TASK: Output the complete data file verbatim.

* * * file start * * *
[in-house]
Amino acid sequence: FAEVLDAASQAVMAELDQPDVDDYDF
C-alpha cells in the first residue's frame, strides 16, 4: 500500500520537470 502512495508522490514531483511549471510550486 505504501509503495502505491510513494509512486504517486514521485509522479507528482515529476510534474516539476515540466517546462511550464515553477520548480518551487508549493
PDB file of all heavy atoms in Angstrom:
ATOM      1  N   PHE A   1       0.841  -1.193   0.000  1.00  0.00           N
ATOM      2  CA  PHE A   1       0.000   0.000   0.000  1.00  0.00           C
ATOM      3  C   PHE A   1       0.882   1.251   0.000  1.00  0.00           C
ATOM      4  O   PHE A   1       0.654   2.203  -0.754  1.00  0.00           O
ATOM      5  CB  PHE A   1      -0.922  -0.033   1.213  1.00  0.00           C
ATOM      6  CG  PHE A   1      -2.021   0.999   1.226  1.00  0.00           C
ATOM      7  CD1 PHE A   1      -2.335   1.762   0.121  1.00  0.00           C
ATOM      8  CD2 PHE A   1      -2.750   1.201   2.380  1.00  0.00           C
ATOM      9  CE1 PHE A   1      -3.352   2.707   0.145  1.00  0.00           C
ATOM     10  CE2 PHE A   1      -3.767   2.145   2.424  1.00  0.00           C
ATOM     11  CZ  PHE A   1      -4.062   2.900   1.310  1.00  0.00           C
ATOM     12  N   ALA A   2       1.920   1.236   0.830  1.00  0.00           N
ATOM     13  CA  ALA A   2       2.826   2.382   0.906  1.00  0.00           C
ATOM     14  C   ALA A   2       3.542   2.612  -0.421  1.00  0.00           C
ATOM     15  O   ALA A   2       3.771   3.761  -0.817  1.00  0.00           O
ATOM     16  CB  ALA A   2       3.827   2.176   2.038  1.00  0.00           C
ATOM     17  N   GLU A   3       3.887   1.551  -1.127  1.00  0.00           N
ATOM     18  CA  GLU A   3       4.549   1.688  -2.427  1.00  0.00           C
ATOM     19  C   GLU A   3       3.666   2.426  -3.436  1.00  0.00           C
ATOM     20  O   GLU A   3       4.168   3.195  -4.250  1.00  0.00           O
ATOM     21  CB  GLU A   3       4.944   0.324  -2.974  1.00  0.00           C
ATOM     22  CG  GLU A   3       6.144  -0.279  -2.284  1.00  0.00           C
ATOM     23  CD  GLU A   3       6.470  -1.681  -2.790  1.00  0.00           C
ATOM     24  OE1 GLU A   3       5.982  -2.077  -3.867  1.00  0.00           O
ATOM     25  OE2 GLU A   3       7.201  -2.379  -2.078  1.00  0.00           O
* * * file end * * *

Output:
[in-house]
Amino acid sequence: FAEVLDAASQAVMAELDQPDVDDYDF
C-alpha cells in the first residue's frame, strides 16, 4: 500500500520537470 502512495508522490514531483511549471510550486 505504501509503495502505491510513494509512486504517486514521485509522479507528482515529476510534474516539476515540466517546462511550464515553477520548480518551487508549493
PDB file of all heavy atoms in Angstrom:
ATOM      1  N   PHE A   1       0.841  -1.193   0.000  1.00  0.00           N
ATOM      2  CA  PHE A   1       0.000   0.000   0.000  1.00  0.00           C
ATOM      3  C   PHE A   1       0.882   1.251   0.000  1.00  0.00           C
ATOM      4  O   PHE A   1       0.654   2.203  -0.754  1.00  0.00           O
ATOM      5  CB  PHE A   1      -0.922  -0.033   1.213  1.00  0.00           C
ATOM      6  CG  PHE A   1      -2.021   0.999   1.226  1.00  0.00           C
ATOM      7  CD1 PHE A   1      -2.335   1.762   0.121  1.00  0.00           C
ATOM      8  CD2 PHE A   1      -2.750   1.201   2.380  1.00  0.00           C
ATOM      9  CE1 PHE A   1      -3.352   2.707   0.145  1.00  0.00           C
ATOM     10  CE2 PHE A   1      -3.767   2.145   2.424  1.00  0.00           C
ATOM     11  CZ  PHE A   1      -4.062   2.900   1.310  1.00  0.00           C
ATOM     12  N   ALA A   2       1.920   1.236   0.830  1.00  0.00           N
ATOM     13  CA  ALA A   2       2.826   2.382   0.906  1.00  0.00           C
ATOM     14  C   ALA A   2       3.542   2.612  -0.421  1.00  0.00           C
ATOM     15  O   ALA A   2       3.771   3.761  -0.817  1.00  0.00           O
ATOM     16  CB  ALA A   2       3.827   2.176   2.038  1.00  0.00           C
ATOM     17  N   GLU A   3       3.887   1.551  -1.127  1.00  0.00           N
ATOM     18  CA  GLU A   3       4.549   1.688  -2.427  1.00  0.00           C
ATOM     19  C   GLU A   3       3.666   2.426  -3.436  1.00  0.00           C
ATOM     20  O   GLU A   3       4.168   3.195  -4.250  1.00  0.00           O
ATOM     21  CB  GLU A   3       4.944   0.324  -2.974  1.00  0.00           C
ATOM     22  CG  GLU A   3       6.144  -0.279  -2.284  1.00  0.00           C
ATOM     23  CD  GLU A   3       6.470  -1.681  -2.790  1.00  0.00           C
ATOM     24  OE1 GLU A   3       5.982  -2.077  -3.867  1.00  0.00           O
ATOM     25  OE2 GLU A   3       7.201  -2.379  -2.078  1.00  0.00           O